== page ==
Coping with Mono

Certainly, each person will have to figure out for herself or himself how best to cope with mono. This list is intended to be a suggestion of ways to make your life easier while you are dealing with your symptoms and waiting for the virus to pass.

College Life

If you are in college with mono, you might want to consider going back home for a while. Mono can take a few weeks or more for the main symptoms to pass, and lying in a dorm bed doesn't sound very appealing.

Certainly, you may decide to stay where you are. But, you shouldn't feel like you are showing weakness by opting to go home. If you have to fly to your destination, you may want to have someone fly with you.

Patients feel very tired and weak, and it could be helpful to have someone else with you. Even if you stay in your dorm or apartment, expect to miss classes and social activities for awhile and to give yourself the space and the time to recover.

You don't have to worry too much about infecting other people as long as you don't come into contact with their saliva or bodily fluid.

Most people are immune to the Epstein Barr Virus, and this is the one that causes mono most of the time. Friends don't have to run the other way just because you have mono, and you may want to remind them of this so that you aren't lonely during this time!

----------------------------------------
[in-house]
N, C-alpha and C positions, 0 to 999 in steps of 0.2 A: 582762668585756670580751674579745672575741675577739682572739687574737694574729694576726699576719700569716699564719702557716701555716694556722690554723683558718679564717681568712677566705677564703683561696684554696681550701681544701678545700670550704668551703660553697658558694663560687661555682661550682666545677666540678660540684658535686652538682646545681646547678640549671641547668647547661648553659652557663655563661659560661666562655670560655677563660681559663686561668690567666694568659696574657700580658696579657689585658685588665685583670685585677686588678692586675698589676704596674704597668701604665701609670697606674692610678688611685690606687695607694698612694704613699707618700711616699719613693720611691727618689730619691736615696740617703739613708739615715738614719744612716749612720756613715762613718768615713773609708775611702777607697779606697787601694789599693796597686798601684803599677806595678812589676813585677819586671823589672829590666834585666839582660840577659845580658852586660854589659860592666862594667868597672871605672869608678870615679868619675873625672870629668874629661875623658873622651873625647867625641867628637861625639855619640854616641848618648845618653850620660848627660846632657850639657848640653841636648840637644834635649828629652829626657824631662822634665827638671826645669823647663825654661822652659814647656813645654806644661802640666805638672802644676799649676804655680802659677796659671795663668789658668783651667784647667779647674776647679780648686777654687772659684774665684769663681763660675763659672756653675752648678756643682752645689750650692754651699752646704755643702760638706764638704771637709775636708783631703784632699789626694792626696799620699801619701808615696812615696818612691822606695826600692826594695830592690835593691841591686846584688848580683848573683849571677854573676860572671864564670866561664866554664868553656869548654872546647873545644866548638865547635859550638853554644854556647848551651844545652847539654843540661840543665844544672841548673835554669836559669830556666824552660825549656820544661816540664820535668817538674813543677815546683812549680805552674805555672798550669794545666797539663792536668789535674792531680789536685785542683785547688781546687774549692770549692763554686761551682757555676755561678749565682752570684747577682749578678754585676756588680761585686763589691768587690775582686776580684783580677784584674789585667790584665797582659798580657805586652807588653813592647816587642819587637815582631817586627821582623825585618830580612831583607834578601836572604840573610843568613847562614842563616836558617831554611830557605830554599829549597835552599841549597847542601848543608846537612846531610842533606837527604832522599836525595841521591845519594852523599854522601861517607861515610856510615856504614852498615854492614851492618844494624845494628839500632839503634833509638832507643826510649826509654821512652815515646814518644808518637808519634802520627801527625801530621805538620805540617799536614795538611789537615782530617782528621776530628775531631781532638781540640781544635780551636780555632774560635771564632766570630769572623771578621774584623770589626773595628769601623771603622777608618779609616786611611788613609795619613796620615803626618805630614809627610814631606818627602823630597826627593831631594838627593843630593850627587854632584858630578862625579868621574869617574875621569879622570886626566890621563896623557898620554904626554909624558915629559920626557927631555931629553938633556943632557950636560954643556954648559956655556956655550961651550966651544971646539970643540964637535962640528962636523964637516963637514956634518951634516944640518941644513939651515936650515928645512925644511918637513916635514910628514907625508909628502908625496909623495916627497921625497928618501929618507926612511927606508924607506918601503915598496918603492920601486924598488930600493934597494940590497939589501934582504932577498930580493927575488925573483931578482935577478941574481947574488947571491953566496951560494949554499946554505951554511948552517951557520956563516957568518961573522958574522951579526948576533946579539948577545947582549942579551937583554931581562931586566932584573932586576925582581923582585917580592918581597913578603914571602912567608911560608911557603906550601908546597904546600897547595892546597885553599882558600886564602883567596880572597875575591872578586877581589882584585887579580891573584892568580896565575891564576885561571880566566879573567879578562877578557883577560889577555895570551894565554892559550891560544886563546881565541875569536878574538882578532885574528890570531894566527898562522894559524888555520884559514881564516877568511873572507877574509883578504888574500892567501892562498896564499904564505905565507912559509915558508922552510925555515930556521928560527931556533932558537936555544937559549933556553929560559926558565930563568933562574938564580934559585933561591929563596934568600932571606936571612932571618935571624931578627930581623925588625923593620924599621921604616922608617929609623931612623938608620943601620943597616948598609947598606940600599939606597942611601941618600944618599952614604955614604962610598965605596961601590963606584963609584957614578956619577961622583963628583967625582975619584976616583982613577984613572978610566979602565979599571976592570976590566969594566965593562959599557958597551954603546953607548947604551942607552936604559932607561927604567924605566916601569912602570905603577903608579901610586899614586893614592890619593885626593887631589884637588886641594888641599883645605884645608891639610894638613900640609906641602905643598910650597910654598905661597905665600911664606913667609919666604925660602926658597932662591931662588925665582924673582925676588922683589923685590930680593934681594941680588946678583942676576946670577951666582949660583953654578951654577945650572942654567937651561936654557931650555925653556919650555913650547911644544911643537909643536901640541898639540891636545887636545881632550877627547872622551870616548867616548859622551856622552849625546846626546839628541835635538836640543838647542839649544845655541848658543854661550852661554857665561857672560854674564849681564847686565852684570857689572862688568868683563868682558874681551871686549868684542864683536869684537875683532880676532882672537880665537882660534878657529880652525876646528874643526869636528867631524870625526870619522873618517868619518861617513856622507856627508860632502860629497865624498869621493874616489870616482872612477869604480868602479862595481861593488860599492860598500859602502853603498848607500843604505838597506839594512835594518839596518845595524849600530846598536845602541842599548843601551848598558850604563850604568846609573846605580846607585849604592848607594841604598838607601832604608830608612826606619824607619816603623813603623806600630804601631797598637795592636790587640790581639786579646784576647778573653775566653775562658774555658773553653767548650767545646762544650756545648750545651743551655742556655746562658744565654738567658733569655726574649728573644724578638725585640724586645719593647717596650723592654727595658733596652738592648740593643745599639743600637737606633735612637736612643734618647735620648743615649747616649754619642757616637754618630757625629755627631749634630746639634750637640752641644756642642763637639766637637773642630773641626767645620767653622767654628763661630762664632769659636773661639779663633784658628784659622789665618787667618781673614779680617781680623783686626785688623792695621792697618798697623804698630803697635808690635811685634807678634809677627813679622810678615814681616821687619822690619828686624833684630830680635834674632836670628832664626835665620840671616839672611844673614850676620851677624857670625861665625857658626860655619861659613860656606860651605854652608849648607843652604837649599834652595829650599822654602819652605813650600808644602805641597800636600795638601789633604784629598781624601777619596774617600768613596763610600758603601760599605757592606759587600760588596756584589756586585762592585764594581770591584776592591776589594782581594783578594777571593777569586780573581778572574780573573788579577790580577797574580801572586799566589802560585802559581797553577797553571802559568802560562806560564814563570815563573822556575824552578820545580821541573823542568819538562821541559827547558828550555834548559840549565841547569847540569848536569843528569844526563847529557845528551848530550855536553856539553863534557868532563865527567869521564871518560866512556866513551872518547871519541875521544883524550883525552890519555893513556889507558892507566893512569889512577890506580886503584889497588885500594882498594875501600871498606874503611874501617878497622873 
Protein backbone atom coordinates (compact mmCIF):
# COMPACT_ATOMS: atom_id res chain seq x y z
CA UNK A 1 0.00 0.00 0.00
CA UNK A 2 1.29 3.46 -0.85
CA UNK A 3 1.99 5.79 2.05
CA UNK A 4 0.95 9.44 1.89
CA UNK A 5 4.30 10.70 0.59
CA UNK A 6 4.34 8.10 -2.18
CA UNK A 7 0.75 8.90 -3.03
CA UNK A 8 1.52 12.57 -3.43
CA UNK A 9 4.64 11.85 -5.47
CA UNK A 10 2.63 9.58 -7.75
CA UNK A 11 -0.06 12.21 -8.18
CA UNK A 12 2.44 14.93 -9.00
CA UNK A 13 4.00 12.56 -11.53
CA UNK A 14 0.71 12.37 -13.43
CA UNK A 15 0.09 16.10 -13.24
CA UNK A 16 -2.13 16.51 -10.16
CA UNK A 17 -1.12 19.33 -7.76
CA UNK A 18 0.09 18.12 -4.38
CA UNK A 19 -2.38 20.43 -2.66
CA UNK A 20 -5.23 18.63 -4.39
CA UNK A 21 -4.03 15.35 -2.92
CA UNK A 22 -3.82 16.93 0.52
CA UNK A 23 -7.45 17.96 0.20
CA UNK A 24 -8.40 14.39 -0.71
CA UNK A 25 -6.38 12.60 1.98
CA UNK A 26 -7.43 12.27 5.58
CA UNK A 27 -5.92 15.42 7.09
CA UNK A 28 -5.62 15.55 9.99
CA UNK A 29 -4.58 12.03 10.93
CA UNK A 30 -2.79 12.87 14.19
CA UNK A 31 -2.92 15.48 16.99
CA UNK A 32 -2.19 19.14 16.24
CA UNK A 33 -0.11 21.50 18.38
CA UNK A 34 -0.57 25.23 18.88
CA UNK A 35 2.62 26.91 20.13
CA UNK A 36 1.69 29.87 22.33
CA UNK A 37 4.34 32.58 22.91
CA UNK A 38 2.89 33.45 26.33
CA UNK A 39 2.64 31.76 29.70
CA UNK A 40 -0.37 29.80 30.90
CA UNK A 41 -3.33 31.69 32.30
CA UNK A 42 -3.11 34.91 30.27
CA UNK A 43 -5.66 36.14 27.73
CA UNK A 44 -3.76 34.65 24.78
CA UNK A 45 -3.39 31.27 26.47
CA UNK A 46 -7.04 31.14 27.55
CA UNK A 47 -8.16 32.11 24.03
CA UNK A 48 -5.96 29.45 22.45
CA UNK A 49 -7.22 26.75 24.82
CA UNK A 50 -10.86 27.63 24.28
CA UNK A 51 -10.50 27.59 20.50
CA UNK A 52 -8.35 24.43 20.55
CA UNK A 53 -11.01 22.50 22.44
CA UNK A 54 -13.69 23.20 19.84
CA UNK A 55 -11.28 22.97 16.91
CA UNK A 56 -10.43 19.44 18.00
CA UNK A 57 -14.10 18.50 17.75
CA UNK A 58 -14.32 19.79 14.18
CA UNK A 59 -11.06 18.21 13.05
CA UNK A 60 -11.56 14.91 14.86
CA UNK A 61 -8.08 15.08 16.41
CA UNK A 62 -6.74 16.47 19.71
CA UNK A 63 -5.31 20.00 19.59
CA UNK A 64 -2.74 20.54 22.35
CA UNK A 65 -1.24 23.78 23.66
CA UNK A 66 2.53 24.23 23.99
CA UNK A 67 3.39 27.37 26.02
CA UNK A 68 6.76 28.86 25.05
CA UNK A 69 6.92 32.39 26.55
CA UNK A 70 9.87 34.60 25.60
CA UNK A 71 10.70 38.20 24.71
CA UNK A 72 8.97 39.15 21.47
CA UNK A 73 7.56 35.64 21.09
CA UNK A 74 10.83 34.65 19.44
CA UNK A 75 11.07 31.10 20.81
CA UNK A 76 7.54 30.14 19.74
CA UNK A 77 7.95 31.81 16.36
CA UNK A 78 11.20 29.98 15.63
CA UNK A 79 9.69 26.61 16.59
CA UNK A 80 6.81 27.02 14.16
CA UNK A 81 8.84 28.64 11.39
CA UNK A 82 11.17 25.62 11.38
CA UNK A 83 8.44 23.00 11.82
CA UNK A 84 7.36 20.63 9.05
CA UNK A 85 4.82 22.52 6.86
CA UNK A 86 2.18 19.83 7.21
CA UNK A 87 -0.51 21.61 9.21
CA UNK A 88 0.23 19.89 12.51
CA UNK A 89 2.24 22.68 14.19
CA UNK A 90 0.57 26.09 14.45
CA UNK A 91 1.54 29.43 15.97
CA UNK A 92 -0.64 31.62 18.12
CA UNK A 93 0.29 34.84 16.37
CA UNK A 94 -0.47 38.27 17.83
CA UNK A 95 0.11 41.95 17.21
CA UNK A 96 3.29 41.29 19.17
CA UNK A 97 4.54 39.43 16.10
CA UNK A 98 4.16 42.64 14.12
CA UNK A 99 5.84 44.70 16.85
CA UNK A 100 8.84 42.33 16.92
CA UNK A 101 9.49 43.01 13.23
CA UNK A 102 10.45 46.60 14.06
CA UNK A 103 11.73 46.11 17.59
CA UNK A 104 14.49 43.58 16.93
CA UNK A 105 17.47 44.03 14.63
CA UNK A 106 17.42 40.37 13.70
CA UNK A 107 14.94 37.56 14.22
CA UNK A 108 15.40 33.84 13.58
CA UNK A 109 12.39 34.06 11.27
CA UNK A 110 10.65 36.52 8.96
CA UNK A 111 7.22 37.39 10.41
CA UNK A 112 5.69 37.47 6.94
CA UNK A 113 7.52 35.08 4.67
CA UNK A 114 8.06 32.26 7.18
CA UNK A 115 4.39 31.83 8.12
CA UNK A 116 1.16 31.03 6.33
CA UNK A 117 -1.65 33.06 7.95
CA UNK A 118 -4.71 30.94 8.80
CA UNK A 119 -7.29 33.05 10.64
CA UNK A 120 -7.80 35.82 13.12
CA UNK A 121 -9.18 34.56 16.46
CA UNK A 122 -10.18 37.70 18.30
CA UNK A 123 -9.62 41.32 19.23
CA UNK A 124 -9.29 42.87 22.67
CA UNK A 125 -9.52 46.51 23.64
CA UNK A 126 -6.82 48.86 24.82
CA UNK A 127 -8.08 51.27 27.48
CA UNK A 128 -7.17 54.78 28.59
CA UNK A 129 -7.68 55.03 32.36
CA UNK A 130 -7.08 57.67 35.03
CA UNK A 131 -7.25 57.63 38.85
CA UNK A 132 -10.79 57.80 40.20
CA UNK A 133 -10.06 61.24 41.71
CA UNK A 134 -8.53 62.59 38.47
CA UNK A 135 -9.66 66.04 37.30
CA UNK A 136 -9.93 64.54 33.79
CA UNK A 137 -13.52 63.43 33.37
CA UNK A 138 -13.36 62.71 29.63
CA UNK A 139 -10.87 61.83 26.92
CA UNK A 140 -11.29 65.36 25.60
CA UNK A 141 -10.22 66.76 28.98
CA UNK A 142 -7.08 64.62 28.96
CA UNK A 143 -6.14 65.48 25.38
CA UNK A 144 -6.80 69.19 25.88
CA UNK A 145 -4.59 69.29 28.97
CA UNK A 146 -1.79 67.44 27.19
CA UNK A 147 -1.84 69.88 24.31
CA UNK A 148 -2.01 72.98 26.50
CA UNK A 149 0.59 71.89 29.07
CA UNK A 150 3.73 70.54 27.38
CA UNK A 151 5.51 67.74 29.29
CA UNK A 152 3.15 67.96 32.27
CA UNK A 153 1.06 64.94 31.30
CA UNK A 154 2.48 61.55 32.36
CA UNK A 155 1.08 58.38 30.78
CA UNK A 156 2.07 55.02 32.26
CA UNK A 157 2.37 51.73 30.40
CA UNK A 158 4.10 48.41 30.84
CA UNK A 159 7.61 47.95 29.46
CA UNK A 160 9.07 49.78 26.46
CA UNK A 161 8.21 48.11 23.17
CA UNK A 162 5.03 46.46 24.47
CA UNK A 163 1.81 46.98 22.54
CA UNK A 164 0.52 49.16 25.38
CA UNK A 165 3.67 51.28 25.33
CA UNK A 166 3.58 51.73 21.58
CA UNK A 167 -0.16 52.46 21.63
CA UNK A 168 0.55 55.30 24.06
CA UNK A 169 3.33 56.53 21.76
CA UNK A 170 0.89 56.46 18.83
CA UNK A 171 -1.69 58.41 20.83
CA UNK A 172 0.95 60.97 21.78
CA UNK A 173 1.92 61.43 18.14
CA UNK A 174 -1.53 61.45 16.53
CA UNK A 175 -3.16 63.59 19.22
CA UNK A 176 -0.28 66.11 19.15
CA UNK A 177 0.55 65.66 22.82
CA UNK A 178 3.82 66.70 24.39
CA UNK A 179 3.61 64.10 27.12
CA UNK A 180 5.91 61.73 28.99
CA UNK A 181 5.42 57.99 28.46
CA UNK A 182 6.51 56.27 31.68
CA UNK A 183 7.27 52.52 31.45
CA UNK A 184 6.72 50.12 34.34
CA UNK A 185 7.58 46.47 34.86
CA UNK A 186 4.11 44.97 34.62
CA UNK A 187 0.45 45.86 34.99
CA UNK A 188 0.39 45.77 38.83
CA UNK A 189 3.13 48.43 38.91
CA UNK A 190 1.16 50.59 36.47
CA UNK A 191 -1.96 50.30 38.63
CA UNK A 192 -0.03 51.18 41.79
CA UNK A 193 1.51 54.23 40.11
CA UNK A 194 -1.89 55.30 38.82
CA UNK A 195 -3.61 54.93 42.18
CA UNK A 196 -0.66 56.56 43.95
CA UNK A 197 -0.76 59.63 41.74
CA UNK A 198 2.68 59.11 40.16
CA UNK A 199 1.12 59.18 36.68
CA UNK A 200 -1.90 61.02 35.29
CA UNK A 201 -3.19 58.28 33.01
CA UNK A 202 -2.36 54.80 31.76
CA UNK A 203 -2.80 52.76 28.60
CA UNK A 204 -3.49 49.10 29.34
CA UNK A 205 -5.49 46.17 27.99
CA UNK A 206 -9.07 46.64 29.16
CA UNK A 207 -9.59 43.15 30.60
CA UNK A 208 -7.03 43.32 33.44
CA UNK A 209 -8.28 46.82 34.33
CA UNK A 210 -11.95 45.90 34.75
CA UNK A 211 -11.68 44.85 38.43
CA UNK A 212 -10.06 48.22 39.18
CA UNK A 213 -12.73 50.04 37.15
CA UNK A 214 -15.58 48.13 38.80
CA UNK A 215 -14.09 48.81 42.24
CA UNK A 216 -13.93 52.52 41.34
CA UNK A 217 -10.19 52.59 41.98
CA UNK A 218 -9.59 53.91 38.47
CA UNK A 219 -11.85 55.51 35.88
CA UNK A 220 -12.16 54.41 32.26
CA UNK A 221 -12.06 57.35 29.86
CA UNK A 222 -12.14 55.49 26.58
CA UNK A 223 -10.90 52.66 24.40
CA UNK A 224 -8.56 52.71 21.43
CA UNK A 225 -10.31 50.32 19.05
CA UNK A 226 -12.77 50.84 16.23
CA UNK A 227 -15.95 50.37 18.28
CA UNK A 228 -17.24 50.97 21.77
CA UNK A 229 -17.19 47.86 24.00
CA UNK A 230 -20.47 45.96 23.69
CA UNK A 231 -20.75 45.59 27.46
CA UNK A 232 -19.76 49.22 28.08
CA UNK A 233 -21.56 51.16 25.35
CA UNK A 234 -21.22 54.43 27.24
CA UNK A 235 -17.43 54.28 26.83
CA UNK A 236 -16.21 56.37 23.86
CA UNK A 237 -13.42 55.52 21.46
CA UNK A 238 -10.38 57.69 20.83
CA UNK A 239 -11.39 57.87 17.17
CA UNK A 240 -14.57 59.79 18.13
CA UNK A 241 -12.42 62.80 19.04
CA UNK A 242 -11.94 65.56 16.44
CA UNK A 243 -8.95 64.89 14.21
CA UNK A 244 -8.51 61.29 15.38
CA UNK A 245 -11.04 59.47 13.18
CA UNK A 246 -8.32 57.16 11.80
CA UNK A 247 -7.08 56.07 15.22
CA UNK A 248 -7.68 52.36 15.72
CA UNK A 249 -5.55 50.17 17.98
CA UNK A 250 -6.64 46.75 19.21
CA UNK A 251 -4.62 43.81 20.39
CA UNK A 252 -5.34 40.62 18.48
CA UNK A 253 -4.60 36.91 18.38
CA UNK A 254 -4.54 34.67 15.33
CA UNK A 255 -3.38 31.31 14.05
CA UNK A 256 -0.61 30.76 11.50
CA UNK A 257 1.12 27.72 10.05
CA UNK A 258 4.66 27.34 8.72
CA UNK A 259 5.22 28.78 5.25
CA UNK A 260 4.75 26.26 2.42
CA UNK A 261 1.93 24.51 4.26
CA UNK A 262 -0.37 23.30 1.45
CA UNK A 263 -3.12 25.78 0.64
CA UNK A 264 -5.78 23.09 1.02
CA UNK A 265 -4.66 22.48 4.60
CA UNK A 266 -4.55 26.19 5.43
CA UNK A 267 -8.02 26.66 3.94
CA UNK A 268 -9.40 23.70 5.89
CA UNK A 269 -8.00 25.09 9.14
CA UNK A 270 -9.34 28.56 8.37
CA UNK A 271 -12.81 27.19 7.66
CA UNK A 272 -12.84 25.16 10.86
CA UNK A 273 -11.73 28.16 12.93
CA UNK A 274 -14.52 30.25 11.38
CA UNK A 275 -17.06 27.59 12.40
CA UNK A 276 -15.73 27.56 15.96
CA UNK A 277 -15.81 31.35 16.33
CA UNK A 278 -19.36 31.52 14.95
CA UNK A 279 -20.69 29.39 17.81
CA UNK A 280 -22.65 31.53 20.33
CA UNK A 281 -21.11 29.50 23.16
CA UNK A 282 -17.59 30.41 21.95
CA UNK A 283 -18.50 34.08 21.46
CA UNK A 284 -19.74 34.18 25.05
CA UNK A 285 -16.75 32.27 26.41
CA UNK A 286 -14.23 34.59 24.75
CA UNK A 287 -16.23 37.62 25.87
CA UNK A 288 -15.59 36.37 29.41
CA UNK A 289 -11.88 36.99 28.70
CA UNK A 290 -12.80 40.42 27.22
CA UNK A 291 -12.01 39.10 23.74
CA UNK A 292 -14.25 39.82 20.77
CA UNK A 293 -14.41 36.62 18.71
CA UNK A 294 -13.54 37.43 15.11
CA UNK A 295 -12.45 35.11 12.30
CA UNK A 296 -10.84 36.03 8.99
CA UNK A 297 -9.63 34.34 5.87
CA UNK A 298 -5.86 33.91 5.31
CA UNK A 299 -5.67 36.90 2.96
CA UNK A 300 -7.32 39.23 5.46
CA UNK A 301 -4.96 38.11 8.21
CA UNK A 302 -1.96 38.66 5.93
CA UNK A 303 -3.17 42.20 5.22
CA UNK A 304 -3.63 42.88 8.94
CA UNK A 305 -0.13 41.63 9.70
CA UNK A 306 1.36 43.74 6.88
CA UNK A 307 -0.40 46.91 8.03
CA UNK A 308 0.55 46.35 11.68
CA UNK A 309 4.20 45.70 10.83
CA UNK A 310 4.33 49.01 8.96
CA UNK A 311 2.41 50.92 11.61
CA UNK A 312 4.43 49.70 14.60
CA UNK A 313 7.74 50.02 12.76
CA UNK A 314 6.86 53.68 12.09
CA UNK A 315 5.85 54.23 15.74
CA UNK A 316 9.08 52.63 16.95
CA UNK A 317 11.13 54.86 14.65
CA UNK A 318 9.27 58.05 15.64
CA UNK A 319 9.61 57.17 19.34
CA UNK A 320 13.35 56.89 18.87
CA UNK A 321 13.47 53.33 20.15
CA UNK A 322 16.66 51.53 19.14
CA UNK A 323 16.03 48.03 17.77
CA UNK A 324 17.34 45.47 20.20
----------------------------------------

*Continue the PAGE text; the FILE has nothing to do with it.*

Working Life

As a working adult, you may find it difficult to take the time off that you need from work. You must get yourself to stay home and relax, as the best way to recover is to give your body the rest that it needs.

Your doctor can explain your needs to your boss and you can take medical leave. Make sure your needs are heard and stay out for as long as you need to. If you are married or have a family, you may want to splurge on extra help in the house.

If a parent or grandparent wants to come over to give a hand - don't turn them down. If you need to dip into savings to hire a nanny or housekeeper for a bit, do it. It will be money well spent so that you can start to get better.

Helping a Child

If your child has it, you'll have to work very hard to keep them at home and resting. Much of the time, this ailment does knock you out. So, you may not find as much resistance from your child as you might otherwise expect.

If they do resist, however, you'll need to work to keep them resting, drinking and relaxing. It's very important for the body to rest so that they can get healthy again.

Teens and mononucleosis

It's very normal for teens with mono to feel anxious about it. You might be worried about missing school and exams. Perhaps you feel like you are missing out socially?

A positive attitude really helps. It can take a while but listening to your body and having plenty of rest will help you get back to better health.


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